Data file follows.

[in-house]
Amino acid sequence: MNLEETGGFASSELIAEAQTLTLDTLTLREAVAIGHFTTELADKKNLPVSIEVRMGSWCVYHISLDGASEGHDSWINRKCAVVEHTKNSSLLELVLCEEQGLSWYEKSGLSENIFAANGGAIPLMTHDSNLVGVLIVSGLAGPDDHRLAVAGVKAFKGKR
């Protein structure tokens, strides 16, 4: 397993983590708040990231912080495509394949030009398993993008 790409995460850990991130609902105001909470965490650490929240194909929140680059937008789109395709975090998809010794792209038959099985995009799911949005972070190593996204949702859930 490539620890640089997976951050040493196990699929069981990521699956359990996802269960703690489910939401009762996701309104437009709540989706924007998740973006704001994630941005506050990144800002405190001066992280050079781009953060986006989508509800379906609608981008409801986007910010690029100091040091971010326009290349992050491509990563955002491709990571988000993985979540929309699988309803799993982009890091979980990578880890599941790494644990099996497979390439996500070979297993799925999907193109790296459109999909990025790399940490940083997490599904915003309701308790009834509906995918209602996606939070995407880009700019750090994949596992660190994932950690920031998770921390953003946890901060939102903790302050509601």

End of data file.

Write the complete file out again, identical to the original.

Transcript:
[in-house]
Amino acid sequence: MNLEETGGFASSELIAEAQTLTLDTLTLREAVAIGHFTTELADKKNLPVSIEVRMGSWCVYHISLDGASEGHDSWINRKCAVVEHTKNSSLLELVLCEEQGLSWYEKSGLSENIFAANGGAIPLMTHDSNLVGVLIVSGLAGPDDHRLAVAGVKAFKGKR
């Protein structure tokens, strides 16, 4: 397993983590708040990231912080495509394949030009398993993008 790409995460850990991130609902105001909470965490650490929240194909929140680059937008789109395709975090998809010794792209038959099985995009799911949005972070190593996204949702859930 490539620890640089997976951050040493196990699929069981990521699956359990996802269960703690489910939401009762996701309104437009709540989706924007998740973006704001994630941005506050990144800002405190001066992280050079781009953060986006989508509800379906609608981008409801986007910010690029100091040091971010326009290349992050491509990563955002491709990571988000993985979540929309699988309803799993982009890091979980990578880890599941790494644990099996497979390439996500070979297993799925999907193109790296459109999909990025790399940490940083997490599904915003309701308790009834509906995918209602996606939070995407880009700019750090994949596992660190994932950690920031998770921390953003946890901060939102903790302050509601």